Tripati, before joining UCLA’s faculty, was part of a research team at England’s University of Cambridge that developed a new technique to assess carbon dioxide levels in the much more distant past “” by studying the ratio of the chemical element boron to calcium in the shells of ancient single-celled marine algae. Tripati has now used this method to determine the amount of carbon dioxide in Earth’s atmosphere as far back as 20 million years ago.

“We are able, for the first time, to accurately reproduce the ice-core record for the last 800,000 years “” the record of atmospheric C02 based on measurements of carbon dioxide in gas bubbles in ice,” Tripati said. “This suggests that the technique we are using is valid.

“We then applied this technique to study the history of carbon dioxide from 800,000 years ago to 20 million years ago,” she said. “We report evidence for a very close coupling between carbon dioxide levels and climate. When there is evidence for the growth of a large ice sheet on Antarctica or on Greenland or the growth of sea ice in the Arctic Ocean, we see evidence for a dramatic change in carbon dioxide levels over the last 20 million years.

“A slightly shocking finding,” Tripati said, “is that the only time in the last 20 million years that we find evidence for carbon dioxide levels similar to the modern level of 387 parts per million was 15 to 20 million years ago, when the planet was dramatically different.”

Levels of carbon dioxide have varied only between 180 and 300 parts per million over the last 800,000 years “” until recent decades, said Tripati, who is also a member of UCLA’s Institute of Geophysics and Planetary Physics. It has been known that modern-day levels of carbon dioxide are unprecedented over the last 800,000 years, but the finding that modern levels have not been reached in the last 15 million years is new.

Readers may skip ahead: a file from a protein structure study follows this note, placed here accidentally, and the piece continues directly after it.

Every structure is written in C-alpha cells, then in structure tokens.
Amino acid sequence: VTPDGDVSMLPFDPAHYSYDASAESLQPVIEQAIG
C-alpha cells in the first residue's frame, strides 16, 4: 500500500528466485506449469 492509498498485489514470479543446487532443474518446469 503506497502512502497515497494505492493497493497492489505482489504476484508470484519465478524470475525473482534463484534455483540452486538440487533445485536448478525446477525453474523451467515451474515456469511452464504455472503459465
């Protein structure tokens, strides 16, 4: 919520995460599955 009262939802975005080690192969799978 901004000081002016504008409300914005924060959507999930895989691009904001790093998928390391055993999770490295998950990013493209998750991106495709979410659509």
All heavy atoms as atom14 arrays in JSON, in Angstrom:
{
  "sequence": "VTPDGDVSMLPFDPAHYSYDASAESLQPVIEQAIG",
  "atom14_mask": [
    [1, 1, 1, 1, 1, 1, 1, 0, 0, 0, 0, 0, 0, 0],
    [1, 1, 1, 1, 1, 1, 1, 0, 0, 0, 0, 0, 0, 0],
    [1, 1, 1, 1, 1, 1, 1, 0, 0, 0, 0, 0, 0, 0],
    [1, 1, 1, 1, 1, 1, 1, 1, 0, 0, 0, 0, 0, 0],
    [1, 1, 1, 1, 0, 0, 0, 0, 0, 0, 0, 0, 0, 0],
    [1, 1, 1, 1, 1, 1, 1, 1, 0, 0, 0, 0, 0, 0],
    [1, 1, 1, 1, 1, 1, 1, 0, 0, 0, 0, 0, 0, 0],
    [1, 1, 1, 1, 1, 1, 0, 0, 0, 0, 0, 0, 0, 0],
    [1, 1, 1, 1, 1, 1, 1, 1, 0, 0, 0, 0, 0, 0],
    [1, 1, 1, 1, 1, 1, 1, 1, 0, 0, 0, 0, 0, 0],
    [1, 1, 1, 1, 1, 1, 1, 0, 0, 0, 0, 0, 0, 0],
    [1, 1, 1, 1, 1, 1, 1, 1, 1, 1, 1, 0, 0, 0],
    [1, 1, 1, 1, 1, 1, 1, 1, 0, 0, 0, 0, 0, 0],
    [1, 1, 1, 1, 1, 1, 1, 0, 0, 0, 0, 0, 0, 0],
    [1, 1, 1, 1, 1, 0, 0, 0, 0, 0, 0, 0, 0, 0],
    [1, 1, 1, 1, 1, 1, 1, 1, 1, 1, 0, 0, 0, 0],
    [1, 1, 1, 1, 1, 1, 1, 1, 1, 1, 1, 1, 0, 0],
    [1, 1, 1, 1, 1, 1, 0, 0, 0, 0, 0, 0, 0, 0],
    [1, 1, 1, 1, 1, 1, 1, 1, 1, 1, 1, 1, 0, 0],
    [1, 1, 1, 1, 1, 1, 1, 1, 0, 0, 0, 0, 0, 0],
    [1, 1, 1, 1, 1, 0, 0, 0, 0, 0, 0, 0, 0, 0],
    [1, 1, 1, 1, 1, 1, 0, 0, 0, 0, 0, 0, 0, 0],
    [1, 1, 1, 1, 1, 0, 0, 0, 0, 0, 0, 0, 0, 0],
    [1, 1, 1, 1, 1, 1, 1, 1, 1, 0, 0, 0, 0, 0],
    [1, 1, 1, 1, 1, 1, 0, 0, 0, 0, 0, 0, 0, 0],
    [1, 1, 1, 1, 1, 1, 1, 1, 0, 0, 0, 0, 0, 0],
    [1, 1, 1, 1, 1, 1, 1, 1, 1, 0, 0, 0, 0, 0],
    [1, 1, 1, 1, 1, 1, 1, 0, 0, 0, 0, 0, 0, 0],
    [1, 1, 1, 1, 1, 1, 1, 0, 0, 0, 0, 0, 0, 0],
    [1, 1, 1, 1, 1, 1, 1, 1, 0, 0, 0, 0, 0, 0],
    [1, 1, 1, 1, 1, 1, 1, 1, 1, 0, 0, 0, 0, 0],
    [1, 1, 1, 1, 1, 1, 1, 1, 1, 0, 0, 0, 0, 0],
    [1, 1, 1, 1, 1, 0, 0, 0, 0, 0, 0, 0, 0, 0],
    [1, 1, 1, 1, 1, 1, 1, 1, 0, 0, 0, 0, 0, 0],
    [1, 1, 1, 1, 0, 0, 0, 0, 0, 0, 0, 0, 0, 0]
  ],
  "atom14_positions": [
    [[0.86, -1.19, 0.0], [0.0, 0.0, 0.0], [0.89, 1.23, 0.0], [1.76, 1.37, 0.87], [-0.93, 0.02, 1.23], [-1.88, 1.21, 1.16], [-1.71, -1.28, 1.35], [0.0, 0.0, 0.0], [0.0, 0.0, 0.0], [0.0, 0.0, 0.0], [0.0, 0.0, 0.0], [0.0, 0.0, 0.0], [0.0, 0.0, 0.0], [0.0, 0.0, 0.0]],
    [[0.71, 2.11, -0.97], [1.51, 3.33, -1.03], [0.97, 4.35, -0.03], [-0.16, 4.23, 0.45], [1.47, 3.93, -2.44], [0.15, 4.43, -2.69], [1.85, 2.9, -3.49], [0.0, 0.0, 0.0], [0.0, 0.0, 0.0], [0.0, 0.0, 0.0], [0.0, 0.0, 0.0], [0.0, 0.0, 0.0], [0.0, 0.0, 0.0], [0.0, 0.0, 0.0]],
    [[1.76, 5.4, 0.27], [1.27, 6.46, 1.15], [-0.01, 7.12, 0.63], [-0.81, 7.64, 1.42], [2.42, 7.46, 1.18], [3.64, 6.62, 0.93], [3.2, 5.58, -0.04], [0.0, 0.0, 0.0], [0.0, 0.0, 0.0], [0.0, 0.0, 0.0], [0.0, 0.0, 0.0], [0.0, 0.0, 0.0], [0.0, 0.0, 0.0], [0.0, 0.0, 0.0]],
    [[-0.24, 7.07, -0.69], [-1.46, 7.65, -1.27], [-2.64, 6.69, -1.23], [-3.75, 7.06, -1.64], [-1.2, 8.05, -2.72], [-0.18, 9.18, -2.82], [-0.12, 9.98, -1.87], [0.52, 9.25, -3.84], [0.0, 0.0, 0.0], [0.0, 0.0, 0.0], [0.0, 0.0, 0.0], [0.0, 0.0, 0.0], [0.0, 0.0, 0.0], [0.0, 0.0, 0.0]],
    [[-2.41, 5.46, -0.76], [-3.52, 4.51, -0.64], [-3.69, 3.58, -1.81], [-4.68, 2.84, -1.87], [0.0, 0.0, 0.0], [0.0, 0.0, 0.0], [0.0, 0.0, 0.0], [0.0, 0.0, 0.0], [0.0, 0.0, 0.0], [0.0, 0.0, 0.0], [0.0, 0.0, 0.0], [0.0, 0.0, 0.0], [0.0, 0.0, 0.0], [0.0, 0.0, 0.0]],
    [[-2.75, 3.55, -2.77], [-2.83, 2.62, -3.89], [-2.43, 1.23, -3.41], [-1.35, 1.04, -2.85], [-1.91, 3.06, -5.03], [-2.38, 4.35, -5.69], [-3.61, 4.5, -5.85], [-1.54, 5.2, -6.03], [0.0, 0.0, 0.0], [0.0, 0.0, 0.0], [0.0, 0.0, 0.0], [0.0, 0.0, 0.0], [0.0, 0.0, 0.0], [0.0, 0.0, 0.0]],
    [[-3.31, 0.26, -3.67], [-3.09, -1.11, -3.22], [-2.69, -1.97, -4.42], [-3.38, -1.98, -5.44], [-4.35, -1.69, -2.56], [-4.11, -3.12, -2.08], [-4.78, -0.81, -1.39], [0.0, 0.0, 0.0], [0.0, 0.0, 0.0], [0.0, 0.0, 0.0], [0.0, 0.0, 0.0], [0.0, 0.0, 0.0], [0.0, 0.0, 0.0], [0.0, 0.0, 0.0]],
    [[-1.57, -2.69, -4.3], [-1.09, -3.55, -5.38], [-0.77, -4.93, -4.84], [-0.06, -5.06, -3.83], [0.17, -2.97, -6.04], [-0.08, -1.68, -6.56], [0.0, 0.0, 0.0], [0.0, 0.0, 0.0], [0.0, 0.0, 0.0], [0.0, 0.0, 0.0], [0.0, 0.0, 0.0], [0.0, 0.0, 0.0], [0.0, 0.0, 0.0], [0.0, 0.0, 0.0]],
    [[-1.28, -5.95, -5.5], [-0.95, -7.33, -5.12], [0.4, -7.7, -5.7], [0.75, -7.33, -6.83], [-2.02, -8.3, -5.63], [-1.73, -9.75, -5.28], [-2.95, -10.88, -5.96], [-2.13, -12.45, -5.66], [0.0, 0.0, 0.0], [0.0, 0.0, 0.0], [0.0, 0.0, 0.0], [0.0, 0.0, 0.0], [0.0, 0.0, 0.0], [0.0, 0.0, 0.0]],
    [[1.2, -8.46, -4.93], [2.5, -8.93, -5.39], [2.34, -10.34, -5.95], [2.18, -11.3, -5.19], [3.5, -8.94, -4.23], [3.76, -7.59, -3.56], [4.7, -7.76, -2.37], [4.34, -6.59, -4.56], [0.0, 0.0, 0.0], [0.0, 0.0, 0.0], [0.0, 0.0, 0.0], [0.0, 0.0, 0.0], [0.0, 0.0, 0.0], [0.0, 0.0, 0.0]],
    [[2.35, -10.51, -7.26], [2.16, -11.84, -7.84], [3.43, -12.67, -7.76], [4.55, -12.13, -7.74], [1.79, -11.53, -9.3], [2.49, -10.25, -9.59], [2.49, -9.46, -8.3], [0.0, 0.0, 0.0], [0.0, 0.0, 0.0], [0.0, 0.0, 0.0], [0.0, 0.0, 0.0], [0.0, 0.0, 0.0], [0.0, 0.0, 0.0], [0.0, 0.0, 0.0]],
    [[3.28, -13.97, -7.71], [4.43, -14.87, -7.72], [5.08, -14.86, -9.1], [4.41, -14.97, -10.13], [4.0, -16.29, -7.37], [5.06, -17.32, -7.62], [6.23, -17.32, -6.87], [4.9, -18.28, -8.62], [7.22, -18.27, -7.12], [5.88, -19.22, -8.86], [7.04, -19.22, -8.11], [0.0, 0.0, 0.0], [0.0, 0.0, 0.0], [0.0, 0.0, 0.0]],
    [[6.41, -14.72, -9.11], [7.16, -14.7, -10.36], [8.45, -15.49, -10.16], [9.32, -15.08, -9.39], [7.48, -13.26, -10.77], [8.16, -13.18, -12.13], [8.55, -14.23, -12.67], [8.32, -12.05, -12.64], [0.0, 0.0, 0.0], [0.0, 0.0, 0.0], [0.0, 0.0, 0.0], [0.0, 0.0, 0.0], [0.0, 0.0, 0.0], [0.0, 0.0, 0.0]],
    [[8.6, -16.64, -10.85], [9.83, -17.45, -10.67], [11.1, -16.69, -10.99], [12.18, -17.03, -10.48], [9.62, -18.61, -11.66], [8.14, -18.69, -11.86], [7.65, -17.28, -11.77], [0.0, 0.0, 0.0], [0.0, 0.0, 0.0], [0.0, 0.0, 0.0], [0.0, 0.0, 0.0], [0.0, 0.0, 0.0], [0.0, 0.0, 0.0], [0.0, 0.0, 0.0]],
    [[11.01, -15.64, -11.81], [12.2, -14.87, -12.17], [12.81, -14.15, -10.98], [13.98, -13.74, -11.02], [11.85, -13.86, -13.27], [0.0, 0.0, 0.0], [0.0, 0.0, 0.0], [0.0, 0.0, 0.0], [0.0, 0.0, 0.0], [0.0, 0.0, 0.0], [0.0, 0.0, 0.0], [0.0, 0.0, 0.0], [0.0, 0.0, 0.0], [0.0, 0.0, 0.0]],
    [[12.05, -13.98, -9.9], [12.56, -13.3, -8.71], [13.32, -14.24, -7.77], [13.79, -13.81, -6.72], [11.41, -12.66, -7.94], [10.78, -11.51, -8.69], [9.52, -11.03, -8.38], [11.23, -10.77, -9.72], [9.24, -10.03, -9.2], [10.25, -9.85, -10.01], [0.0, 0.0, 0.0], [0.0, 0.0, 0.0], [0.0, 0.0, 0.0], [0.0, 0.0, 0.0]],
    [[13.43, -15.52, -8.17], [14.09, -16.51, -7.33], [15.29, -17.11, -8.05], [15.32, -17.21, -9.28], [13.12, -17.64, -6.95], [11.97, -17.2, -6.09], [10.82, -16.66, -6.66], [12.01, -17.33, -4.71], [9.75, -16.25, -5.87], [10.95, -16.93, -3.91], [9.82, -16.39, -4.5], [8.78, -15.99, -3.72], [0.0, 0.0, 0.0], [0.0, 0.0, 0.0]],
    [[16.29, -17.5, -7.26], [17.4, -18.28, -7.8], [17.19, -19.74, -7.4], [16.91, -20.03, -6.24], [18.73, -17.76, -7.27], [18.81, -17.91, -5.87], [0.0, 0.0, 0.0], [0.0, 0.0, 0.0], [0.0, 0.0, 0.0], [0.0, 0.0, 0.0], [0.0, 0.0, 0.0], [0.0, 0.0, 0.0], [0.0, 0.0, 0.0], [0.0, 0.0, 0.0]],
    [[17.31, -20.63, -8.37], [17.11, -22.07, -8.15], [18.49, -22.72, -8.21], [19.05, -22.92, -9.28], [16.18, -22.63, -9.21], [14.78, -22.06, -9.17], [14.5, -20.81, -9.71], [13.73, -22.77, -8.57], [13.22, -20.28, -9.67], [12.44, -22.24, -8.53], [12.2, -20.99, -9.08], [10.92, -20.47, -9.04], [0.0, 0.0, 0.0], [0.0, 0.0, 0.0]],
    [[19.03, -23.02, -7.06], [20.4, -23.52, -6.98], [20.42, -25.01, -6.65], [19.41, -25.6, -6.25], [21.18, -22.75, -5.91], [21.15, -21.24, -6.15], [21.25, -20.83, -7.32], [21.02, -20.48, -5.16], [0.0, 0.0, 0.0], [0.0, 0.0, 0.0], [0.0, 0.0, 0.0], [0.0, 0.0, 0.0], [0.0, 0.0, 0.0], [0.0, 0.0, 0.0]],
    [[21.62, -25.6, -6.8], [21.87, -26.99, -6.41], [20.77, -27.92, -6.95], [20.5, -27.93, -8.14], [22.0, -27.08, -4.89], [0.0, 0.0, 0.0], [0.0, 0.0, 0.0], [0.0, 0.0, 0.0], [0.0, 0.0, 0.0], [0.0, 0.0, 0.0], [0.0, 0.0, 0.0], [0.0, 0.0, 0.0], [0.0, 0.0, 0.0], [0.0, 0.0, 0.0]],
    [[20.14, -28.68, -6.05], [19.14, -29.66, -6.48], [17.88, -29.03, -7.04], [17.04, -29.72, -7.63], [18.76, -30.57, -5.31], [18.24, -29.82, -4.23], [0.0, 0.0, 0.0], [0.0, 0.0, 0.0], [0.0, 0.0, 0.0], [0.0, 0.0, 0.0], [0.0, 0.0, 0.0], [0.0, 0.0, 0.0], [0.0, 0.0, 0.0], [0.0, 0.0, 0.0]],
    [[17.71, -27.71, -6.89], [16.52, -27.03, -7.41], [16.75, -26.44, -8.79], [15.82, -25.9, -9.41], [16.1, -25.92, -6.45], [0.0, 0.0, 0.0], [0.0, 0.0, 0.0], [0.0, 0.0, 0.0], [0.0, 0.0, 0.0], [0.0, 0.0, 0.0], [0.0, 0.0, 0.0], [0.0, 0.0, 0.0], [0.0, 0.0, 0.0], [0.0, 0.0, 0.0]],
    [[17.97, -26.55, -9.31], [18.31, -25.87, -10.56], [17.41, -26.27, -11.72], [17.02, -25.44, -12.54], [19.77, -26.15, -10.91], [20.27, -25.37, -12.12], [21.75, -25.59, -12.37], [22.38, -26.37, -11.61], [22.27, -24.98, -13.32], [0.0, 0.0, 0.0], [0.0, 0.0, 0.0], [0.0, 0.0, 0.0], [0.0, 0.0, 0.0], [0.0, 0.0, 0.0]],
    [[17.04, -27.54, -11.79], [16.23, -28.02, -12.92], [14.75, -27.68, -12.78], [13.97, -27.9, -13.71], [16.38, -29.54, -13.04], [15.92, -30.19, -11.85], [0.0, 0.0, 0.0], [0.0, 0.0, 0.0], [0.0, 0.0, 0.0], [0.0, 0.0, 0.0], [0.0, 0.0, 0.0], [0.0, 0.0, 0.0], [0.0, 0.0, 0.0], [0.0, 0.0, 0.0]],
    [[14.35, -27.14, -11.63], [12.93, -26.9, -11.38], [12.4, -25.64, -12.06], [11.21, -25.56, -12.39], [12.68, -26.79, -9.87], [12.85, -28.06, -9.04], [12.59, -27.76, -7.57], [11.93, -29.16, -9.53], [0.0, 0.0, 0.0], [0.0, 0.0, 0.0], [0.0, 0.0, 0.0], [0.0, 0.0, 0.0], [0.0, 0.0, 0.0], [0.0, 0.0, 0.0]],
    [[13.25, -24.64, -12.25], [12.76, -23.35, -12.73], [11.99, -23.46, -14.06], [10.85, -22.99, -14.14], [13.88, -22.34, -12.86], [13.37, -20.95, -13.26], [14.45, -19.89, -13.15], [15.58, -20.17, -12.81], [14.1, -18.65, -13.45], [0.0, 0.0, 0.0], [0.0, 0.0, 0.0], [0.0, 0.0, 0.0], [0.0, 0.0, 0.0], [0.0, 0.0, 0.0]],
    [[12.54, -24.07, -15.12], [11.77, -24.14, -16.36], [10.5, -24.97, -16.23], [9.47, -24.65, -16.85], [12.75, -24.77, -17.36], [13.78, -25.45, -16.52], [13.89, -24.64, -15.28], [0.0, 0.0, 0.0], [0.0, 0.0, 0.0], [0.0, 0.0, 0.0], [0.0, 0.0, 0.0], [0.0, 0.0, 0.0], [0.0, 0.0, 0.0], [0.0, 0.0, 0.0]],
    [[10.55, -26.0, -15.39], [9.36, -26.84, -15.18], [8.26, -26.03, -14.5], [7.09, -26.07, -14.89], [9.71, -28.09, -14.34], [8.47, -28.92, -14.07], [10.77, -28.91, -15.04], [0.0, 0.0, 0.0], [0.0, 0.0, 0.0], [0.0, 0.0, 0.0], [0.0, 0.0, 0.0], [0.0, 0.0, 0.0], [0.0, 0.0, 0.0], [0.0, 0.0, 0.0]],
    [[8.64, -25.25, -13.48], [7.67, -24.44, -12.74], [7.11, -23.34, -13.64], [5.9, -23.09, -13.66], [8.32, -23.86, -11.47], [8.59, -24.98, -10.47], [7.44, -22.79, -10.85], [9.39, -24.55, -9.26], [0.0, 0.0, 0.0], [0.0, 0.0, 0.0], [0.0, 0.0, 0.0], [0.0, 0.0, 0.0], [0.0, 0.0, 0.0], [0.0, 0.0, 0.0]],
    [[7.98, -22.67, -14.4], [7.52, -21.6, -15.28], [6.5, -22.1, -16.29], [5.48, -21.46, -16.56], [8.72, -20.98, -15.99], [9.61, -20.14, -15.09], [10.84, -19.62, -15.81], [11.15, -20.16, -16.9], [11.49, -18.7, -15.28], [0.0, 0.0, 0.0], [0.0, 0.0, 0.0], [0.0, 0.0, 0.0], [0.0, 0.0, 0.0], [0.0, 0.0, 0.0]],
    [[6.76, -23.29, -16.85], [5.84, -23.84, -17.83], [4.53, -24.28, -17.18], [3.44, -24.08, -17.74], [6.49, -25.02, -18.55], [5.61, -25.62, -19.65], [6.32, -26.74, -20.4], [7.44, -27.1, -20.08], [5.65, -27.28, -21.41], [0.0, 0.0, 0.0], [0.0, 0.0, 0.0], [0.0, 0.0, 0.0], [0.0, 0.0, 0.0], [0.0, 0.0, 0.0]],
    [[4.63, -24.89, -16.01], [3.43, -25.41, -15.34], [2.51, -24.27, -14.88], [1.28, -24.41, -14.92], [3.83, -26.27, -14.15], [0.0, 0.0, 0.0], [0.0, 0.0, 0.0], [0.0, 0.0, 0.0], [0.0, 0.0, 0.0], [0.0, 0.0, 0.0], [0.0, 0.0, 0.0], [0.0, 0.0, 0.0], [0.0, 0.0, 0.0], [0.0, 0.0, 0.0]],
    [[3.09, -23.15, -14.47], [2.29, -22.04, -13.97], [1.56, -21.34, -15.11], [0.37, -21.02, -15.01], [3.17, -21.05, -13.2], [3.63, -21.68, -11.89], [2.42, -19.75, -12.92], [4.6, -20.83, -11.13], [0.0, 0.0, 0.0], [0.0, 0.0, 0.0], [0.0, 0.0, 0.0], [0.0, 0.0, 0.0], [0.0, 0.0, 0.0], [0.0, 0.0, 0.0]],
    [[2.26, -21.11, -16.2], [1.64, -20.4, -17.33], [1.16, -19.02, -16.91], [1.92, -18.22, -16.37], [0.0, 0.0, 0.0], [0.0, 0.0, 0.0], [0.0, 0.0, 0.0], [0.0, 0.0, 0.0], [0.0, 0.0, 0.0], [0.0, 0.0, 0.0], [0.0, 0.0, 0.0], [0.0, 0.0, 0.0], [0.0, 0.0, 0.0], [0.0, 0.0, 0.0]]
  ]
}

Prior to the Industrial Revolution of the late 19th and early 20th centuries, the carbon dioxide level was about 280 parts per million, Tripati said. That figure had changed very little over the previous 1,000 years. But since the Industrial Revolution, the carbon dioxide level has been rising and is likely to soar unless action is taken to reverse the trend, Tripati said.

“During the Middle Miocene (the time period approximately 14 to 20 million years ago), carbon dioxide levels were sustained at about 400 parts per million, which is about where we are today,” Tripati said. “Globally, temperatures were 5 to 10 degrees Fahrenheit warmer, a huge amount.”

Tripati’s new chemical technique has an average uncertainty rate of only 14 parts per million.

“We can now have confidence in making statements about how carbon dioxide has varied throughout history,” Tripati said.

In the last 20 million years, key features of the climate record include the sudden appearance of ice on Antarctica about 14 million years ago and a rise in sea level of approximately 75 to 120 feet.

“We have shown that this dramatic rise in sea level is associated with an increase in carbon dioxide levels of about 100 parts per million, a huge change,” Tripati said. “This record is the first evidence that carbon dioxide may be linked with environmental changes, such as changes in the terrestrial ecosystem, distribution of ice, sea level and monsoon intensity.”

Today, the Arctic Ocean is covered with frozen ice all year long, an ice cap that has been there for about 14 million years.

“Prior to that, there was no permanent sea ice cap in the Arctic,” Tripati said.

Some projections show carbon dioxide levels rising as high as 600 or even 900 parts per million in the next century if no action is taken to reduce carbon dioxide, Tripati said. Such levels may have been reached on Earth 50 million years ago or earlier, said Tripati, who is working to push her data back much farther than 20 million years and to study the last 20 million years in detail.

More than 50 million years ago, there were no ice sheets on Earth, and there were expanded deserts in the subtropics, Tripati noted. The planet was radically different.